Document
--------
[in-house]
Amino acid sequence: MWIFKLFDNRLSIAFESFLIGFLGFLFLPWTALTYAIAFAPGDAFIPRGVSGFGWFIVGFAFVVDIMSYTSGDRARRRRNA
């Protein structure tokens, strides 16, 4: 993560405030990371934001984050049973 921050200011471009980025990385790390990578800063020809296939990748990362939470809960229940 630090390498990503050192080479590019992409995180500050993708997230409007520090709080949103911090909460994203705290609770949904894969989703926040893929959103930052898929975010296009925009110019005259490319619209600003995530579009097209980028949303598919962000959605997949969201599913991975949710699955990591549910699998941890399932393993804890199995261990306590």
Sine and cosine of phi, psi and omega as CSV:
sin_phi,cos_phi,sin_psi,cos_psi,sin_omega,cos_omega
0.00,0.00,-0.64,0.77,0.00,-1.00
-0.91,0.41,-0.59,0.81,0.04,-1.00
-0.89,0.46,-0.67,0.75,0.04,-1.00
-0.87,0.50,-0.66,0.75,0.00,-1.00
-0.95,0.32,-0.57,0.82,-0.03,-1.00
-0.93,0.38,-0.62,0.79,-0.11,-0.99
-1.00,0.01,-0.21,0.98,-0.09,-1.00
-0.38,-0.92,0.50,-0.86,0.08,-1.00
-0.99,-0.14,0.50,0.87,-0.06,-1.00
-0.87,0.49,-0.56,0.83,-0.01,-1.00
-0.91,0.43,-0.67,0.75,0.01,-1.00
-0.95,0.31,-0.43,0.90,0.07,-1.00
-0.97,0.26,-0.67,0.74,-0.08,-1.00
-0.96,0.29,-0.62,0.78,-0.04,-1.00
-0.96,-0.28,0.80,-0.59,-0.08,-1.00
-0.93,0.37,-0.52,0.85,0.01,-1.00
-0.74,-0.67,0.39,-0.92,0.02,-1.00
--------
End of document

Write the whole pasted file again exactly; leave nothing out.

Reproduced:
[in-house]
Amino acid sequence: MWIFKLFDNRLSIAFESFLIGFLGFLFLPWTALTYAIAFAPGDAFIPRGVSGFGWFIVGFAFVVDIMSYTSGDRARRRRNA
């Protein structure tokens, strides 16, 4: 993560405030990371934001984050049973 921050200011471009980025990385790390990578800063020809296939990748990362939470809960229940 630090390498990503050192080479590019992409995180500050993708997230409007520090709080949103911090909460994203705290609770949904894969989703926040893929959103930052898929975010296009925009110019005259490319619209600003995530579009097209980028949303598919962000959605997949969201599913991975949710699955990591549910699998941890399932393993804890199995261990306590």
Sine and cosine of phi, psi and omega as CSV:
sin_phi,cos_phi,sin_psi,cos_psi,sin_omega,cos_omega
0.00,0.00,-0.64,0.77,0.00,-1.00
-0.91,0.41,-0.59,0.81,0.04,-1.00
-0.89,0.46,-0.67,0.75,0.04,-1.00
-0.87,0.50,-0.66,0.75,0.00,-1.00
-0.95,0.32,-0.57,0.82,-0.03,-1.00
-0.93,0.38,-0.62,0.79,-0.11,-0.99
-1.00,0.01,-0.21,0.98,-0.09,-1.00
-0.38,-0.92,0.50,-0.86,0.08,-1.00
-0.99,-0.14,0.50,0.87,-0.06,-1.00
-0.87,0.49,-0.56,0.83,-0.01,-1.00
-0.91,0.43,-0.67,0.75,0.01,-1.00
-0.95,0.31,-0.43,0.90,0.07,-1.00
-0.97,0.26,-0.67,0.74,-0.08,-1.00
-0.96,0.29,-0.62,0.78,-0.04,-1.00
-0.96,-0.28,0.80,-0.59,-0.08,-1.00
-0.93,0.37,-0.52,0.85,0.01,-1.00
-0.74,-0.67,0.39,-0.92,0.02,-1.00